When ODS Graphics is disabled, PROC GLM (and other procedures) display the same means table that they have produced for years.
ods graphics off; proc glm; class Block Type; model StemLength = Block Type; means Type / waller regwq; ods select mclines; quit;
When ODS Graphics is enabled, these procedures create a new graphical display.
ods graphics on; proc glm; class Block Type; model StemLength = Block Type; means Type / waller regwq; ods select linesplot; quit; ods html close;
Both the graphical and tabular displays show the same information--a series of means are displayed, and means that are not significantly different are indicated by "lines." In the table, a line is represented by a vertical column of letters. In the graph, a vertical bar is used.
The following step displays the graph template:
proc template; source Stat.GLM.Graphics.MeanLinesPlot; quit;
The template is not displayed here, but you can run this step if you want to see it. At the heart of the template, there is a series of AXISTABLE statements that display levels of the CLASS variable and the means. A HIGHLOWPLOT statement displays the lines. It has an X= option that controls the column for each line and a GROUP= variable. (The statements have clear patterns, and are generated by macros.) Most axis table examples that Sanjay and I show in Graphically Speaking display horizontal bars or lines. Here, the bars are vertical. See Getting started with SGPLOT - Part 7 - Vertical HighLow Plot for other examples of vertical HighLow plots.
Most graphs that are displayed by SAS procedures have a predictable size. Most are 640 pixels wide by 480 pixels high. Some are 640 by 640, 480 by 480, or some other size. Axis tables are different, particularly (as in this case) when the number of rows and columns depends on the data. The procedure determines a default size for each graph, and you can change it. The option PLOTS=LINESPLOT(WSCALE=wfactor HSCALE=hfactor) controls the size. Specifying HSCALE=2 makes the plot twice as high as it would be by default. Specifying WSCALE=2 makes the plot twice as wide as it would be by default. Scaling factors must be positive numbers. In the template, the width and height are controlled by the BEGINGRAPH statement options: DESIGNWIDTH=_WIDTH and DESIGNHEIGHT=_HEIGHT. A few other graphs in SAS/STAT, such as the inertia table in PROC CORRESP, the studentized residual chart in PROC REG, and the dendrogram in PROC CLUSTER also have options that control the graph size. The next lines plot really shows its colors when you have many means to compare. This plot depicts comparisons of total yield for an agricultural experiment on 60 different combinations of growing regimes. The plot makes it easy to see the sets of statistically indistinguishable regimes.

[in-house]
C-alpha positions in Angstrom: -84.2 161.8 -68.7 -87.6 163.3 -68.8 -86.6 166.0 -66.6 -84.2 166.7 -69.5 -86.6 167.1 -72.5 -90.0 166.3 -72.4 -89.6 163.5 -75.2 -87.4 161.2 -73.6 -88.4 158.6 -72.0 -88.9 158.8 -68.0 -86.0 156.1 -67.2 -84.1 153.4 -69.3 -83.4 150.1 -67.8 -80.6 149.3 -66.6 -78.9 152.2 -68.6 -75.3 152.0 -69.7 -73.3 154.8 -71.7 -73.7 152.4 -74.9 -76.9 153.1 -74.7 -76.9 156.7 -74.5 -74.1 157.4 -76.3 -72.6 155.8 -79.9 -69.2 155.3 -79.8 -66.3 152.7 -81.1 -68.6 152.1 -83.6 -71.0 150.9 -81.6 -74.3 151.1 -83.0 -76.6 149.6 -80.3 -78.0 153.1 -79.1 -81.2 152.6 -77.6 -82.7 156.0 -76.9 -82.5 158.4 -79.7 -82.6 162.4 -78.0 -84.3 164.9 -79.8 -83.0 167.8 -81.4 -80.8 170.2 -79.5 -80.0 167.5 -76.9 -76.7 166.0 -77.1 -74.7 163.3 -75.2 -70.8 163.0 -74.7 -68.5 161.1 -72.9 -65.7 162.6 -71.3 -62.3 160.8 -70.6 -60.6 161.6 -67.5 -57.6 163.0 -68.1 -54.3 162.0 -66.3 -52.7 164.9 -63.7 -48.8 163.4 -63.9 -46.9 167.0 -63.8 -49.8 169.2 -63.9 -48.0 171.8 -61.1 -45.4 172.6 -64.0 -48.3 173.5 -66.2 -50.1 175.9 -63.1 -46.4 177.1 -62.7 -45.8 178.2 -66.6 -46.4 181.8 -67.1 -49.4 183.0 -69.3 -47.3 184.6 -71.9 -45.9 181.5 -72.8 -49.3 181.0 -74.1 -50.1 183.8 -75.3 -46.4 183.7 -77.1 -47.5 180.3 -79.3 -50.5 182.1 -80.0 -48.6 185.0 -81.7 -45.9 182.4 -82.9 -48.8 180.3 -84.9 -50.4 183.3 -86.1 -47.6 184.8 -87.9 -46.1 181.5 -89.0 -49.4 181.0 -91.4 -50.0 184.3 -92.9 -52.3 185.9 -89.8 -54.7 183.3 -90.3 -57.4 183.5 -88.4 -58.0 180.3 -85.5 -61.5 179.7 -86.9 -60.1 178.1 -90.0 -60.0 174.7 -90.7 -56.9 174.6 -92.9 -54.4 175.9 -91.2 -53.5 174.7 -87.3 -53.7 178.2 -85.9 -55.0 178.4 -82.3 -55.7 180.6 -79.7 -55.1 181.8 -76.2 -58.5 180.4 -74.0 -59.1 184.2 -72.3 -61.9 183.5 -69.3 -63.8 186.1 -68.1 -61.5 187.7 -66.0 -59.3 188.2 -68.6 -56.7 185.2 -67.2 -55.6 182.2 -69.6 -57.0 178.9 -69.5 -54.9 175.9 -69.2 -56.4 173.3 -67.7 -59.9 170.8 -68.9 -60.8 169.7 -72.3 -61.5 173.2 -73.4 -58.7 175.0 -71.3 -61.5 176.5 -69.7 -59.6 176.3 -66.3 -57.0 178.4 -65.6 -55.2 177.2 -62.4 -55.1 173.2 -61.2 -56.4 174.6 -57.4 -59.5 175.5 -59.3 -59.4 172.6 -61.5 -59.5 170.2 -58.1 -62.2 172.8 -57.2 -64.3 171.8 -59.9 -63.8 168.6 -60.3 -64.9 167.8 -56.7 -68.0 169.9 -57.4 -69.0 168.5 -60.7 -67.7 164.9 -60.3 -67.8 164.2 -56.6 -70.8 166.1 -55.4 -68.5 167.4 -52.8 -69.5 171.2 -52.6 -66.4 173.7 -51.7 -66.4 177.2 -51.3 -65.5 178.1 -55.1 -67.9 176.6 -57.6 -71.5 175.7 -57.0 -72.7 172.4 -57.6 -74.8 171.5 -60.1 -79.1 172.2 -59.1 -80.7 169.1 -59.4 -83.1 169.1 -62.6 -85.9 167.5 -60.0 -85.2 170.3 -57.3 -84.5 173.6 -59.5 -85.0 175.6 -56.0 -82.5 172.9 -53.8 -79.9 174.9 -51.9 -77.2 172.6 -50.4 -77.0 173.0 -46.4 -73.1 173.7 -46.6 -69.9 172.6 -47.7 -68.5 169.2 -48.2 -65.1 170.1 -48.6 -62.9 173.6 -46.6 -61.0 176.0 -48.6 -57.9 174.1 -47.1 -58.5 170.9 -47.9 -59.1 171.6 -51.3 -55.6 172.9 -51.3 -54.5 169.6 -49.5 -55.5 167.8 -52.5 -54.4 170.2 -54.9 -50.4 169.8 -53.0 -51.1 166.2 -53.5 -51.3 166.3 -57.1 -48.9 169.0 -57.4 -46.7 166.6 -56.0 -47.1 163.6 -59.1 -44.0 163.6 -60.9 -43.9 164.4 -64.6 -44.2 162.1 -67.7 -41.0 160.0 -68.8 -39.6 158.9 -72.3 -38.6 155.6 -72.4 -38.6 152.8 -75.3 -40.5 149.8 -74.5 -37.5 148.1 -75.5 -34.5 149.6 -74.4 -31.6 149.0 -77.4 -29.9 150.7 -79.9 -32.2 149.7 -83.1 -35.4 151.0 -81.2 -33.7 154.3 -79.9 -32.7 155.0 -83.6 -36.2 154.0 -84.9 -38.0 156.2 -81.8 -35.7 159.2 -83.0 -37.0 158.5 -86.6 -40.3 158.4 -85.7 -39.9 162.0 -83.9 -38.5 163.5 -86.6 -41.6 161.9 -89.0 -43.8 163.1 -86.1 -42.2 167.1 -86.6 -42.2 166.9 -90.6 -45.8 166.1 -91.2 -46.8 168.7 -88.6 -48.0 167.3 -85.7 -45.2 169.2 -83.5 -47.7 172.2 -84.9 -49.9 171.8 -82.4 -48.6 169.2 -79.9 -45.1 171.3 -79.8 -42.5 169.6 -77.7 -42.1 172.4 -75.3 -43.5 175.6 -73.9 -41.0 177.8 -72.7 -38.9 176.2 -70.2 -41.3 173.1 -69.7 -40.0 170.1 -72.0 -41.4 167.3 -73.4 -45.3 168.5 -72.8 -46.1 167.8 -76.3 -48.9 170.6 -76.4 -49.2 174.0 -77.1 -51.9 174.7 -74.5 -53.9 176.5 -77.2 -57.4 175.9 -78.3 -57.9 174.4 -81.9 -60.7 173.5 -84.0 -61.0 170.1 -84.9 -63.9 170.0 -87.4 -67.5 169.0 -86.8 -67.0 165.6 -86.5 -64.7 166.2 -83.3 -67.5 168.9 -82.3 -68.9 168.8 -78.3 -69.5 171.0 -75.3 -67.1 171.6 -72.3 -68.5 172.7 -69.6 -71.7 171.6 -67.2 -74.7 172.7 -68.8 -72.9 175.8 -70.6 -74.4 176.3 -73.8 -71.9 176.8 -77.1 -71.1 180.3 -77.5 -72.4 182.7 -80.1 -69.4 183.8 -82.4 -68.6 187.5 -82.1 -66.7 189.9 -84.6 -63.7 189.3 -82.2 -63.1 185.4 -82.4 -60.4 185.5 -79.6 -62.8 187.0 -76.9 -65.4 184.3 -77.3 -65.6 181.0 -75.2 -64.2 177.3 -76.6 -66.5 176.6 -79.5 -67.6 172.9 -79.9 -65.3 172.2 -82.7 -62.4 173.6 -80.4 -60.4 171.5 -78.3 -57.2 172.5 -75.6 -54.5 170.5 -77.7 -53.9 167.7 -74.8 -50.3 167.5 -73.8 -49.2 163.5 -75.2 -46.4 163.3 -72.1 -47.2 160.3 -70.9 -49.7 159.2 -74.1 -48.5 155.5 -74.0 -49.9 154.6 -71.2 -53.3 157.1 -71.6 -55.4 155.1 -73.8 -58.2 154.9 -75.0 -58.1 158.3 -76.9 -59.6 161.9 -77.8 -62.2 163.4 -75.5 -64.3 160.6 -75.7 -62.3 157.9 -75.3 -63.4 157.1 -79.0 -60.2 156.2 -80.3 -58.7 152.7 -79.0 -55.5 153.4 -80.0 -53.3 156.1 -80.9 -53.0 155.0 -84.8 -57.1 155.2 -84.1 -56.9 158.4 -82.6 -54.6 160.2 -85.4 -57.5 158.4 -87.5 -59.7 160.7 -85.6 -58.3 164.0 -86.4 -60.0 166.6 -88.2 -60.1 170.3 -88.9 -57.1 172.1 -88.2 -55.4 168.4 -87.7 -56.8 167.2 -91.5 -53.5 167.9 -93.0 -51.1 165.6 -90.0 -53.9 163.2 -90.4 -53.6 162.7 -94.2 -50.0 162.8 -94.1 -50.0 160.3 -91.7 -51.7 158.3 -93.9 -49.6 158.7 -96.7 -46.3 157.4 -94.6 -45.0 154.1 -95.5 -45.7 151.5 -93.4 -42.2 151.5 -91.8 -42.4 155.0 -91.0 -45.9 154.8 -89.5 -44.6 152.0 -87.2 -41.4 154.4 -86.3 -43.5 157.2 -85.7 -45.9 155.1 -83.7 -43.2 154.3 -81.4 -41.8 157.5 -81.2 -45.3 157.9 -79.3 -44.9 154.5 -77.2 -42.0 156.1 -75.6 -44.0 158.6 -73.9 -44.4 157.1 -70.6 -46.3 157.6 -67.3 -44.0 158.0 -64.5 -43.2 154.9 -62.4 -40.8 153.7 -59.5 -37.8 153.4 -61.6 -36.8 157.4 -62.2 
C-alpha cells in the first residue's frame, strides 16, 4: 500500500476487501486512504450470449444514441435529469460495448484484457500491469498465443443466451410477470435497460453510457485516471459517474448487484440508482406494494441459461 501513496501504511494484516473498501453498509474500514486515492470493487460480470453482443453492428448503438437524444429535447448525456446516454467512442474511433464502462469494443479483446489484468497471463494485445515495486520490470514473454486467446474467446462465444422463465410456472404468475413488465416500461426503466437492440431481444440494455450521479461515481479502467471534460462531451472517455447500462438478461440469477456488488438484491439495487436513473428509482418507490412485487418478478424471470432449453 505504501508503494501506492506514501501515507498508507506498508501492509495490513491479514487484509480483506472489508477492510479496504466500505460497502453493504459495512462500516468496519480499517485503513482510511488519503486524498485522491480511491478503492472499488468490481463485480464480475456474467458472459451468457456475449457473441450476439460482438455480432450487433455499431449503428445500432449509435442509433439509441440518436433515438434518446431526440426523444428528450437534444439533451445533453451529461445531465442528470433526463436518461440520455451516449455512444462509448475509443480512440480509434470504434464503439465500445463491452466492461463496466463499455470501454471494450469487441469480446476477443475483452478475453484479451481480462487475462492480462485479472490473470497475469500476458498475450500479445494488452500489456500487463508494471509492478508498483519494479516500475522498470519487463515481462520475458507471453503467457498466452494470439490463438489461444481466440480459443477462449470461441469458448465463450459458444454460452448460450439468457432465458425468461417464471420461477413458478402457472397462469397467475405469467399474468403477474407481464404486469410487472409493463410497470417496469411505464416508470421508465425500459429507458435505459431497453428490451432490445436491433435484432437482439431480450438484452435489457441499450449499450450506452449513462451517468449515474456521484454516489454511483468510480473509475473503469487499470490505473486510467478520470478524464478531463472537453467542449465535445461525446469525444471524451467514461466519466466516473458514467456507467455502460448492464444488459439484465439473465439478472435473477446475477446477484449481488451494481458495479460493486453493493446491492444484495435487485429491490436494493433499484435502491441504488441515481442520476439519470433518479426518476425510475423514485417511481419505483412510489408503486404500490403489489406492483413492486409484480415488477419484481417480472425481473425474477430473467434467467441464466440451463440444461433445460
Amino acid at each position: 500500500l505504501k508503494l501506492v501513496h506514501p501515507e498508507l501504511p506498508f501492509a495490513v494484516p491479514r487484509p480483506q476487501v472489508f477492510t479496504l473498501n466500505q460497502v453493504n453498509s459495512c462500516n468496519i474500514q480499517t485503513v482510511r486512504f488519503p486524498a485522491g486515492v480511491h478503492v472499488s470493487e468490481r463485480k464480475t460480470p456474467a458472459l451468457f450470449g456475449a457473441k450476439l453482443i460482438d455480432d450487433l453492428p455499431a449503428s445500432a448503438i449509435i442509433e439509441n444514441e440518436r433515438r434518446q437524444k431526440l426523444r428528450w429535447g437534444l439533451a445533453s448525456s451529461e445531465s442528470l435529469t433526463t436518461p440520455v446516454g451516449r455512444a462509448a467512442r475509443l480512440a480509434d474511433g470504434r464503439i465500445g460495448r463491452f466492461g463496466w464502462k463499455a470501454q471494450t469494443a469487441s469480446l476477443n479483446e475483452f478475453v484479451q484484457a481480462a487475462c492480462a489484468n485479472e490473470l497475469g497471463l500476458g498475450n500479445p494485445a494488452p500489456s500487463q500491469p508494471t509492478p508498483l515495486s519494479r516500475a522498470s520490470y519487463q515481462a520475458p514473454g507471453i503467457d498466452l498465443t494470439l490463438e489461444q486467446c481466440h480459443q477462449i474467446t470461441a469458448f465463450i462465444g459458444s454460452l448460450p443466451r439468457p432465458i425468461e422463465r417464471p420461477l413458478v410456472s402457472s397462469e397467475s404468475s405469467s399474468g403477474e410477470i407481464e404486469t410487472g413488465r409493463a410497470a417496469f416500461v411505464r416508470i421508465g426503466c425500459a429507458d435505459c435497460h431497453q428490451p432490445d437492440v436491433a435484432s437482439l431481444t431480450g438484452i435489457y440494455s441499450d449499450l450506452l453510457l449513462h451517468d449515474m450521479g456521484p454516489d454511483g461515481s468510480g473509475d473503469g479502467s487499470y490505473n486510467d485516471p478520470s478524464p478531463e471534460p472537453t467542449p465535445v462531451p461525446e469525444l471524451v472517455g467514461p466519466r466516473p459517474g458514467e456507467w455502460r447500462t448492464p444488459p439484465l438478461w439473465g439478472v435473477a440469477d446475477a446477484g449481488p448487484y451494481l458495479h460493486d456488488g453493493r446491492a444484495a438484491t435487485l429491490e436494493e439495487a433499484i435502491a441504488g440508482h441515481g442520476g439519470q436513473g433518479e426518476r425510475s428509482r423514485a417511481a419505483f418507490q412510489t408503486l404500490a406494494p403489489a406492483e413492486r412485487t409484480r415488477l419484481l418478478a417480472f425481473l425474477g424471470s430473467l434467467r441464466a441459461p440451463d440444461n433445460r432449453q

The lines plot is also available via the LSMEANS statement. This statement is available in the following procedures: GEE, GENMOD, GLIMMIX, GLM, LIFEREG, LOGISTIC, MIXED, ORTHOREG, PHREG, PLM, PROBIT, RELIABILITY, SURVEYLOGISTIC, SURVEYPHREG, and SURVEYREG. For more information on the lines plot, see Rick Wicklin's blog: Graphs for multiple comparisons of means: The lines plot.
The data set for the last lines plot was provided by Professor Richard Cutler from his experience at the Statistical Consulting Center at Utah State University and is used by kind permission of Professor Jennifer MacAdam of the College of Agriculture and Applied Sciences at Utah State University.